Knowledge of the blast furnace (shown here) is not needed, and is only shown to illustrate how carbon is used to extract iron.

Extracting Iron using a Blast Furnace

Extracting Metals

The least reactive metals are found in their native state in the Earth's crust. This means they are found as uncombined elements.

Any metal more reactive than hydrogen, but less reactive than carbon, can be extracted by adding carbon to displace the metal from its oxide (or other compounds). This is known as reduction.

The most reactive metals have to be extracted using electrolysis, as carbon is not reactive enough to displace the metals. This is rather costly, and uses a lot of electricity.

Extracting Aluminium

Aluminium oxide is insoluble in water, so it must be molten to act as an electrolyte. A lot of energy must be transferred to break aluminium's ionic bonds, which is expensive - so to reduce costs, powdered aluminium oxide is dissolved in molten cryolite. This melts at a lower temperature than aluminium oxide and helps reduce costs.

Higher Tier

Half equation at the cathode:

Al3+ + 3e- → Al

Half equation at the anode:

2O2- → O2 + 4e-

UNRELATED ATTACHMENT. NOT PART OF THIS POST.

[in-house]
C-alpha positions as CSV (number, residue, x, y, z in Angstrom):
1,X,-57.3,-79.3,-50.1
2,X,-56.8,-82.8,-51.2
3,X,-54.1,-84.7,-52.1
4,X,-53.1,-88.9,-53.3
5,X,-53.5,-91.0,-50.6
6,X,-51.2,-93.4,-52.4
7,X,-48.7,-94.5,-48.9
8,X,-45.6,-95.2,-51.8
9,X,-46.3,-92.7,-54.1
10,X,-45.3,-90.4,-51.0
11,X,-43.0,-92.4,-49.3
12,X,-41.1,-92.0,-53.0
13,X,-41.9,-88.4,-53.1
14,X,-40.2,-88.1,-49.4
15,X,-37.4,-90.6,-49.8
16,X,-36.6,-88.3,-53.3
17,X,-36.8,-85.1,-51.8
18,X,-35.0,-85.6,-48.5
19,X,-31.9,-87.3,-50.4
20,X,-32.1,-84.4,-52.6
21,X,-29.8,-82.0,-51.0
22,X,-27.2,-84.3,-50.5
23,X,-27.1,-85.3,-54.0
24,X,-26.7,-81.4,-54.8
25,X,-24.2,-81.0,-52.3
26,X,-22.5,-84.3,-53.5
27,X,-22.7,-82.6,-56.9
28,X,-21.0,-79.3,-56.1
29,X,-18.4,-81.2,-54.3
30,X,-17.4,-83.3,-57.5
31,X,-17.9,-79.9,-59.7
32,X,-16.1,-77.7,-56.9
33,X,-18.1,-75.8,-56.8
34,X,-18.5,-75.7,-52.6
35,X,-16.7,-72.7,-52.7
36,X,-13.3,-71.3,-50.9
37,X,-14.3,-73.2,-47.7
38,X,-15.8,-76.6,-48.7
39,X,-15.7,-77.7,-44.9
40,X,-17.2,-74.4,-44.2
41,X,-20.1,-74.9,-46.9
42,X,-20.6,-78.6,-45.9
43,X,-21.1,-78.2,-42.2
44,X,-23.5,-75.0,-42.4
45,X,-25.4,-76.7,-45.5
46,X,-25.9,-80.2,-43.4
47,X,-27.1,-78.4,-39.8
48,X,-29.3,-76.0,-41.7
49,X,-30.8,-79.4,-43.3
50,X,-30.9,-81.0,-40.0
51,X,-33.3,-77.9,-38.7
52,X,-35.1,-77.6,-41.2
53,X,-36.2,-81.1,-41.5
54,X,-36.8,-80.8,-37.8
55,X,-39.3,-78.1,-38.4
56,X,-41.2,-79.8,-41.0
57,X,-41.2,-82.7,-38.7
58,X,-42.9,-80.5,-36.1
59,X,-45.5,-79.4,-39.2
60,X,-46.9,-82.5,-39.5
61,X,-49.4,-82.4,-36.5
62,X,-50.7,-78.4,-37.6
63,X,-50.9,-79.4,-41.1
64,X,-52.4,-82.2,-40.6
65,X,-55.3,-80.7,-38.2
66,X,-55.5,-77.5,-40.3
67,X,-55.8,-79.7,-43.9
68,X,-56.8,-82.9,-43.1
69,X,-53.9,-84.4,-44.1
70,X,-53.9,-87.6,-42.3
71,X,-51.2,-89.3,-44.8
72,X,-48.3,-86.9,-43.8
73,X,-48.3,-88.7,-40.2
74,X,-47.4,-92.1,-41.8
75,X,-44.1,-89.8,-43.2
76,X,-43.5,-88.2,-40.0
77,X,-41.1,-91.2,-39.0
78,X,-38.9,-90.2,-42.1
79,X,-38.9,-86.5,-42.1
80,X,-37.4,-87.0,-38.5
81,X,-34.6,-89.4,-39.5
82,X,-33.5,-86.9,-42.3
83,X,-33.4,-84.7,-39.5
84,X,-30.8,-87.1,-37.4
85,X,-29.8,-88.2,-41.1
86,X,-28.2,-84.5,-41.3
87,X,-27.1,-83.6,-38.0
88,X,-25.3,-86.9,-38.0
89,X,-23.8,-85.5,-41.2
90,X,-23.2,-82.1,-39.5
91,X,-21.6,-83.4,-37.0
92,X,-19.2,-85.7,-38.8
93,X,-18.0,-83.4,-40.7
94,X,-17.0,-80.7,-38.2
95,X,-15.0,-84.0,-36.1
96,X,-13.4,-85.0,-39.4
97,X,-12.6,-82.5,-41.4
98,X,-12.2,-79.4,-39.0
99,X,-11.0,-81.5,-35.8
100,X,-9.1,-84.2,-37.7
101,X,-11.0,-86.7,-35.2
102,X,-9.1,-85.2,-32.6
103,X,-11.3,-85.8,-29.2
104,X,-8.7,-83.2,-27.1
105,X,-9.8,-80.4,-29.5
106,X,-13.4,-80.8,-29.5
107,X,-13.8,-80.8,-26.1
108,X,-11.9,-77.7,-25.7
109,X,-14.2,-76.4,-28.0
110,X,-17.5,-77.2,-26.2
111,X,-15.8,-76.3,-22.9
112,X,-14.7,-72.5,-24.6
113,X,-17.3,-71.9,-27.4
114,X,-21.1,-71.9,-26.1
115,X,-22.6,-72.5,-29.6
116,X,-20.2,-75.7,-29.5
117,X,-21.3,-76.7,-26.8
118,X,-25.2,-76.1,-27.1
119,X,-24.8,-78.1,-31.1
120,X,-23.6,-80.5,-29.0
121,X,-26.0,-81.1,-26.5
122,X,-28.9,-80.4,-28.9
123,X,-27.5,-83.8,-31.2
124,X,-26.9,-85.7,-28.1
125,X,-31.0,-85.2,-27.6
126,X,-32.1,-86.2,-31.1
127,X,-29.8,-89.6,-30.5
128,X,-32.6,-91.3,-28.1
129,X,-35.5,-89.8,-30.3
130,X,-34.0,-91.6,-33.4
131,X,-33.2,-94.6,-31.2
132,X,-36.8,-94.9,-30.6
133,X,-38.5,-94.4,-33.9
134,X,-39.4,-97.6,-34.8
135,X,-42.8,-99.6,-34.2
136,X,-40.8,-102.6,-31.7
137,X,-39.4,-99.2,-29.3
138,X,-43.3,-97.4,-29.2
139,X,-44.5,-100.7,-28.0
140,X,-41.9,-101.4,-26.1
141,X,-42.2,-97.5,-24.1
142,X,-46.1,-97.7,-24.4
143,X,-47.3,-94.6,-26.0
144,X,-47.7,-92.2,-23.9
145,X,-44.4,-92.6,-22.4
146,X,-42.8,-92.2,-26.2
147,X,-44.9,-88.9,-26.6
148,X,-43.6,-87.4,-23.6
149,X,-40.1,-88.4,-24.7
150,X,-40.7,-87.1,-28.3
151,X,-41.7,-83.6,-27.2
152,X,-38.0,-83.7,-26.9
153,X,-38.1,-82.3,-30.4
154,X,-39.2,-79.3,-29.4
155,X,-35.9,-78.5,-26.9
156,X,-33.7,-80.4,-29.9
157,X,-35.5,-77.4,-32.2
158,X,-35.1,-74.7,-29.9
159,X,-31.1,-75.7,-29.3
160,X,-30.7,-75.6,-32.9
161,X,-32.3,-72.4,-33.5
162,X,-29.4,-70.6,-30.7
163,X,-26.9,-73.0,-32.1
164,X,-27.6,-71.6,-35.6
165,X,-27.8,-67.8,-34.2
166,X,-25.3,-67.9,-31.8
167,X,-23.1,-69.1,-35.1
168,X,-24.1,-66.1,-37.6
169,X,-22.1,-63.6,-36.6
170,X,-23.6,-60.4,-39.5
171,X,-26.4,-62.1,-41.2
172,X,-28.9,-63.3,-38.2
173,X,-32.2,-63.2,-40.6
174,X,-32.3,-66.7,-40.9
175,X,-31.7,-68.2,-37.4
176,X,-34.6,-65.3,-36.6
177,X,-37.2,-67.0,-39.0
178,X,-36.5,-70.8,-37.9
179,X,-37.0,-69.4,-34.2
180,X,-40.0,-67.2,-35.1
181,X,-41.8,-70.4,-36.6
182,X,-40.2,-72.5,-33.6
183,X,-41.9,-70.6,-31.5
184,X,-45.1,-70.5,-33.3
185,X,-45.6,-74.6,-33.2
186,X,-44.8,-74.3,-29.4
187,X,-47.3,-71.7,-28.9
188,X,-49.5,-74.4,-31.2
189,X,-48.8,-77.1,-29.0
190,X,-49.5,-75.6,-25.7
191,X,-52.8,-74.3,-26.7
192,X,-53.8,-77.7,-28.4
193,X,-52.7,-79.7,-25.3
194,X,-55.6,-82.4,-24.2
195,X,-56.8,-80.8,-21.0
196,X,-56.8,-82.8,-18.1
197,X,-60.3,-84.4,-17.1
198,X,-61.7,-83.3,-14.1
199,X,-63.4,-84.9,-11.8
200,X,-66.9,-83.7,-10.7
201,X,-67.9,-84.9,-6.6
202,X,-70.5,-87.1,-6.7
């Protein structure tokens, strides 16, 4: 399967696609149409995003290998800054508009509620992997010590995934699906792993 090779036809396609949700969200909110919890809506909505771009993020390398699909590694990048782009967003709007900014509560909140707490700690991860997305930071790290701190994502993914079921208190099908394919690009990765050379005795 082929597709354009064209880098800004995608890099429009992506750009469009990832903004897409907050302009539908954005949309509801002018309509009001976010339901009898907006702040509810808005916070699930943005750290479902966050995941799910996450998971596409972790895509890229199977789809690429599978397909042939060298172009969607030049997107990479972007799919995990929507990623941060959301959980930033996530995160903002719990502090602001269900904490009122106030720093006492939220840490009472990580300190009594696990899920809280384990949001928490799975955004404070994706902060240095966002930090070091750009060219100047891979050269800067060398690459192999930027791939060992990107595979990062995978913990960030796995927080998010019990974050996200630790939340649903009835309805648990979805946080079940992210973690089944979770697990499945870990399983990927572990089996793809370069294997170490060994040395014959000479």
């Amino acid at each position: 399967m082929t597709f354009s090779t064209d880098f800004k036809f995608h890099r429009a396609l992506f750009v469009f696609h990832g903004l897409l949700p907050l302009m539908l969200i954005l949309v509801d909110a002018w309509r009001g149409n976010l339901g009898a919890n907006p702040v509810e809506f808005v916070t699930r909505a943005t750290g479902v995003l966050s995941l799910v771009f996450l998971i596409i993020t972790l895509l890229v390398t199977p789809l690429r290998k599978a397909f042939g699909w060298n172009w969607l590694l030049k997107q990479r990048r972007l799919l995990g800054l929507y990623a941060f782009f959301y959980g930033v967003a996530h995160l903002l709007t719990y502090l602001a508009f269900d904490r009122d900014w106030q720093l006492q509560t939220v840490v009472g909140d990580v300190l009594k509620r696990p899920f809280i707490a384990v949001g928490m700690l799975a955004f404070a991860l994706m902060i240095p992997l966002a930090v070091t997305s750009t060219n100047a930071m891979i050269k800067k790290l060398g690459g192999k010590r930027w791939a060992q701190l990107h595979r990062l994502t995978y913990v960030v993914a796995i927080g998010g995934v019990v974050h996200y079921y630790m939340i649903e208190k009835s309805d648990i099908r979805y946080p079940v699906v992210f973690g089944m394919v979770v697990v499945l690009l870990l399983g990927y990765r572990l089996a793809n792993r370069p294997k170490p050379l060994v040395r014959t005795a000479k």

Extracting Aluminium using Electrolysis

Displacement Reactions

A more reactive metal can displace a less reactive metal from a compound in solution. This is one way to extract metals. For example:

magnesium + copper sulfate → copper + magnesium sulfate
Mg + CuSO4 → Cu + MgSO4

Higher Tier

Ionic equations only show us the ions that change in a chemical reaction. This is useful as it shows what is oxidised and reduced. We can start by writing a balanced symbol equation for a reaction:

Mg(s) + CuSO4(aq) → Cu(s) + MgSO4(aq)

Then we can write out all the ions involved:

Cu²⁺(aq) + SO4²⁻(aq) + Mg(s) → Cu(s) + Mg²⁺(aq) + SO4²⁻(aq)

We can identify the ions that don't change, these are called the spectator ions. These are of no interest in the reaction, so we can ignore them and write out our ionic equation:

Mg(s) + Cu²⁺(aq) → Cu(s) + Mg²⁺(aq)

Once we have an ionic equation, we can take it one step further and look at half equations. These look at how the electrons behave. We can see there are only two different chemicals involved, and we can split our equation in half... to make half equations:

Cu²⁺ + 2e⁻ → Cu
Mg - 2e⁻ → Mg²⁺

By writing our equation in this way, we can immediately see that copper had to gain two electrons (reduced) in this reaction, and those electrons came from magnesium (oxidised).

Displacement of Copper from Copper Sulfate, by Magnesium

Alternative, Biological Methods of Extraction

Higher Tier

The Earth’s resources of metal ores are limited. One of the metals we are worried about is copper, as its ores are becoming scarce. Luckily new ways of extracting copper from low-grade ores have been developed. These include phytoextraction, and bioleaching. 

No harmful gases are produced (e.g. sulfur dioxide) like in traditional mining, both methods cause less damage to the landscape than traditional mining, and both methods conserve supplies of high grade ores.